For most of my life, I was a staunch omnivore. Twice I dabbled with being a vegetarian, but both times it was short-lived. I had never been a healthy eater – I was oddly proud of my lack of cooking ability, and I got most of my meals from dining out or ordering in. I rarely had fruits or vegetables aside from salads. My diet was mostly turkey sandwiches and burgers, tuna melts and wraps, pizza, sushi, and sometimes fast food. Other than fish, the meat I ate was usually chicken or turkey. When I did get the occasional steak, I always ordered it rare and professed how much I enjoyed when it was “bloody.”
Despite the fact that I ate them, I always identified with being an animal lover. From a young age animals were important to me, and I’ve had several much-loved pets in my life. Eventually I decided I wanted a dog, and learned about breed-specific rescue groups. After adopting my little Max from Italian Greyhound rescue, I continued to research the plight of homeless, unwanted dogs, which eventually led me to read about the existence of puppy mills (and their correlation with pet stores). The discovery of the terrible suffering these helpless animals endure was horrifying and very depressing for me.
Knowing how much I loved my dog, a friend of mine who was vegan asked me what made him different from the animals I ate. I found this so annoying because it made me uncomfortable to think about, and I felt like I needed to defend my choices: “Humans are omnivores!”, “We’re meant to eat meat”, “Dogs are different than cows/pigs”, etc. Afterwards I would try not to think about it, but I found the question sticking in my mind for some reason. I started to feel a little weird whenever I would eat an animal.
Another vegan friend told me about health benefits of veganism, so eventually I decided to start investigating these claims for myself. I found a huge wealth of information on vegetarian and vegan diets, B12, protein and calcium myths, and the Standard American Diet (SAD). I browsed many delicious-looking recipes, insightful blogs and educational forums. I learned that plant-based diets are better for the environment as well as our bodies.
I was also enlightened about the aspect that had the greatest impact on me: the horrors of factory farming. I watched Food, Inc. first, and several scenes had me shocked and saddened. I went on to read many heartbreaking articles about what these animals endure, and saw much more disturbing and haunting videos. It was seeing the suffering – which, like most people, I’d had no idea was happening – that led to my “lightbulb moment”: just as I would never buy a dog from a pet store because I refused to support the puppy mill industry, I knew I could no longer continue contributing to the cruelty towards other animals with my food choices.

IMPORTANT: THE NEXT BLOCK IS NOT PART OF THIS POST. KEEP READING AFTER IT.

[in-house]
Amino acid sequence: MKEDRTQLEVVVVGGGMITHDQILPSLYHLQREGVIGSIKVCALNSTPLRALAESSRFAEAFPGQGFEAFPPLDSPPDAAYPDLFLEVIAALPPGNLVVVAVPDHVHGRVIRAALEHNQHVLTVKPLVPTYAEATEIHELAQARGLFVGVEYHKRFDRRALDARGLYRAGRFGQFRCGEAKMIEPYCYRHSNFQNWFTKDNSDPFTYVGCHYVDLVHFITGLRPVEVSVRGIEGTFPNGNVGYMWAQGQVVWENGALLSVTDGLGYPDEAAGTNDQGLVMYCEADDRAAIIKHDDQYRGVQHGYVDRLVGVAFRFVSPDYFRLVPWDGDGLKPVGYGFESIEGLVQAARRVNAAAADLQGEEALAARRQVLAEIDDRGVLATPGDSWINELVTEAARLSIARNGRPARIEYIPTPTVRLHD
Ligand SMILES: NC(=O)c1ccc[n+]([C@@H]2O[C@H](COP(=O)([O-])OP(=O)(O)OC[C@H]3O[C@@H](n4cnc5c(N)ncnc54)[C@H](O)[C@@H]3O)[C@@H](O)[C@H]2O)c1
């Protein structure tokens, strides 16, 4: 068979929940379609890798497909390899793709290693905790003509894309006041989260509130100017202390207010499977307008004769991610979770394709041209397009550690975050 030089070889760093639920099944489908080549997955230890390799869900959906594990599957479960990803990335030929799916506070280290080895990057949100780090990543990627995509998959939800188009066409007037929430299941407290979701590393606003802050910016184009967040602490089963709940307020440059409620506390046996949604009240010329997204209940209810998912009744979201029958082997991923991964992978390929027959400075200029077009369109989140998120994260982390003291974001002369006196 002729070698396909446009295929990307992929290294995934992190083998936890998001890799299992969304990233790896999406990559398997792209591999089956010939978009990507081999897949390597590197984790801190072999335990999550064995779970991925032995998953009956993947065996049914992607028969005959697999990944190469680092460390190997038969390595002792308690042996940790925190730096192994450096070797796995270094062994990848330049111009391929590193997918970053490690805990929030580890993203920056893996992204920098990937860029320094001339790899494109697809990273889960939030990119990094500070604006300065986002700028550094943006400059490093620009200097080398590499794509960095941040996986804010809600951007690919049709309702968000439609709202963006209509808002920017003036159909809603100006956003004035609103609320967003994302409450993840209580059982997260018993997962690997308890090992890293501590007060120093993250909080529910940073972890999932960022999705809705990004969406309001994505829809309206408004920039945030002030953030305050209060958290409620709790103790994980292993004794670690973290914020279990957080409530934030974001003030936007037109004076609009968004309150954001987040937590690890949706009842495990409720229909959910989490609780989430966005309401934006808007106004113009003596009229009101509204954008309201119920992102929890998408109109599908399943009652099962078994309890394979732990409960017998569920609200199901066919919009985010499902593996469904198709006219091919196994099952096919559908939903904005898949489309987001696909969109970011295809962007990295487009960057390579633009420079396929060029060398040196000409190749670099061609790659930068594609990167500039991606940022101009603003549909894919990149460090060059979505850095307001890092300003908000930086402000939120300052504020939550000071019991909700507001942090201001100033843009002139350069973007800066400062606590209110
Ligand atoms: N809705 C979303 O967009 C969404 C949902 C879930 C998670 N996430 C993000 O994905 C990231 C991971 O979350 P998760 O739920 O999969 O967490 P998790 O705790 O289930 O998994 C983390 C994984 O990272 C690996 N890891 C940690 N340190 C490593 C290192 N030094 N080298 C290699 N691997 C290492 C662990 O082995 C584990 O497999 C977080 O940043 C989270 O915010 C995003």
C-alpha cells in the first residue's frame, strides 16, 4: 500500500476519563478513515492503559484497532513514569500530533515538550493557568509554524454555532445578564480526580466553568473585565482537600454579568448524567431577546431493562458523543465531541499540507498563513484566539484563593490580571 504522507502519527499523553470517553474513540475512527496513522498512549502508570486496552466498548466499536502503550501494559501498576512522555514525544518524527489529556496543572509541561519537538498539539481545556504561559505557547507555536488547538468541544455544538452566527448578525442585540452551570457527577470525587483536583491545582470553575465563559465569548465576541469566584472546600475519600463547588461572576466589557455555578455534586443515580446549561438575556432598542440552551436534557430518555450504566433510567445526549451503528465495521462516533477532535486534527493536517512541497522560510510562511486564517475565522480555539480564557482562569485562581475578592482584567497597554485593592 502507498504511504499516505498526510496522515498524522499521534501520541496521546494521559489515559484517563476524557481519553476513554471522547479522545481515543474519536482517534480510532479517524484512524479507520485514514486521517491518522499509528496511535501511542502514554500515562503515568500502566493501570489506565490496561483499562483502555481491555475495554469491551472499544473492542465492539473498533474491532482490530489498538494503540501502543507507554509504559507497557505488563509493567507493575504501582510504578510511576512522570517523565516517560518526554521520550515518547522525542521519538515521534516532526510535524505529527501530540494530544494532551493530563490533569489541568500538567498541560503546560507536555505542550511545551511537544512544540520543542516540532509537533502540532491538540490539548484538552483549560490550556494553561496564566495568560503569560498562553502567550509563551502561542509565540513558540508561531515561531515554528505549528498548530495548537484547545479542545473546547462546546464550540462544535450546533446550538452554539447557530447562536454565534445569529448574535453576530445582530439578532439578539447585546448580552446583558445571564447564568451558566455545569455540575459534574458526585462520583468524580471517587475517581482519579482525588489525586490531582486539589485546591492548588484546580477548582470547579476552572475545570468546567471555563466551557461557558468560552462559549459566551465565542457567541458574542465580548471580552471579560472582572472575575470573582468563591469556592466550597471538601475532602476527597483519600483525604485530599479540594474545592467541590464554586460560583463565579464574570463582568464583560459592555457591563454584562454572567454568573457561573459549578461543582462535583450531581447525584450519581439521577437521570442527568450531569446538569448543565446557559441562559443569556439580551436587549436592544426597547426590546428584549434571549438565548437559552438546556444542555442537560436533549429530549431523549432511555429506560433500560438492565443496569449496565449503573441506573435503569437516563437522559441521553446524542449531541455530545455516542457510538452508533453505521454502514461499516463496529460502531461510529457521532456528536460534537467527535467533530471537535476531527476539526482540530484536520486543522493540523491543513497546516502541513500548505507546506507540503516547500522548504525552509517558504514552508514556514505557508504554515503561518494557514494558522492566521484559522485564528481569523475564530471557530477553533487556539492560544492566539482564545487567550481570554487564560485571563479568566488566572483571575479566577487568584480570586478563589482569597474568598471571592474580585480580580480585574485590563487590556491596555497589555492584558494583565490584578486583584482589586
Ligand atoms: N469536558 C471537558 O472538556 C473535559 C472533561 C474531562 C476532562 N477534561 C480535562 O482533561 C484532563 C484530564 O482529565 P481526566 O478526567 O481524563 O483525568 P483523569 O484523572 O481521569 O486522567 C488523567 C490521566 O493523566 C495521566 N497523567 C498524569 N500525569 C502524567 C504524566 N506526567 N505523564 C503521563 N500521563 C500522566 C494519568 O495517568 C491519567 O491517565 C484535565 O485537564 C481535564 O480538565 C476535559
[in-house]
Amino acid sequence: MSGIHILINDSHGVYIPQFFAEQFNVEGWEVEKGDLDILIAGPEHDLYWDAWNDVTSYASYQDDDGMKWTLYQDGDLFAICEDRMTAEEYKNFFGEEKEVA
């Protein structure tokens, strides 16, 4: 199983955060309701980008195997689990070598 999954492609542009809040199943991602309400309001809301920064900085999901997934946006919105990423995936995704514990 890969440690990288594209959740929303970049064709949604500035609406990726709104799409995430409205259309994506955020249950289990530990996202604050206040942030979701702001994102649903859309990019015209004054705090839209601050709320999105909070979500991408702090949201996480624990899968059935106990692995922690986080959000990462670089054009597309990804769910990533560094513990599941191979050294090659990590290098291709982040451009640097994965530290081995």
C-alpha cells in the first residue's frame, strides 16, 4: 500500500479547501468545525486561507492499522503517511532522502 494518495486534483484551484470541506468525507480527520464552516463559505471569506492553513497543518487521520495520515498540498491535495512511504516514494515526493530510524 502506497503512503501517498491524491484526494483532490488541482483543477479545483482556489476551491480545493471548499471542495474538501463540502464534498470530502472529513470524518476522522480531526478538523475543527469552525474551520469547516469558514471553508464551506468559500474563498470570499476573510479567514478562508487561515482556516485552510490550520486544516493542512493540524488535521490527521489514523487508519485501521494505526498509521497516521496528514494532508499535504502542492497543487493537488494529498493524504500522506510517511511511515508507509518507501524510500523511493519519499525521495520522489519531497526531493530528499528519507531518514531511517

I started out as a lacto-ovo pescetarian, as I didn’t feel ready to stop eating fish, eggs or cheese right away. About a month later, after more research on the egg and dairy industries, as well as learning about the environmental impact of trawling and the ability of fish to learn and feel pain, I made the leap and went vegan.
For roughly the first two weeks I experienced intermittent headaches throughout the day; then I started to feel…better. The headaches went away, and other things started happening in their place: it became easier to wake up in the morning; I stopped getting tired at work in the afternoon (something which had previously been a daily occurrence); I was able to run for longer periods of time with greater ease. My mind felt clearer and my body felt lighter.
For the first time, I was also learning how to cook, and discovered it was actually fun! Not only that, but there was so much more variety in my diet, and I was learning about foods I had never even heard of before (like quinoa, which took me a good month to stop calling “kwin-oah”). I was partaking in cuisines I had previously only sampled sparingly, if at all – Thai, Lebanese, Greek, Vietnamese. I found that I could always find something vegan to eat at Japanese, Italian, Indian or Mexican restaurants. I learned that vegetables are actually delicious if cooked properly (who knew?).
My thoughts also started to evolve; initially I believed that as long as an animal was raised humanely and lived a good, natural life before being slaughtered, it would be morally acceptable to kill and eat it. While of course it’s preferable for all creatures to live devoid of suffering, it now struck me how very sad and unnecessary it is to take an animal’s life – who wants to live as much as I do – just so I can have a piece of its body as a meal for ten minutes of my own, merely for the sake of my taste buds.
Not only do I feel healthier and happier than I did when I was eating animals, but I live more aligned to my values and beliefs. Knowing I am no longer inadvertently supporting cruelty to animals makes me feel more positive and joyful. I wholeheartedly believe that each person makes a difference, and every day I’m doing what I can to make my impact felt in a gentler and kinder way. 🙂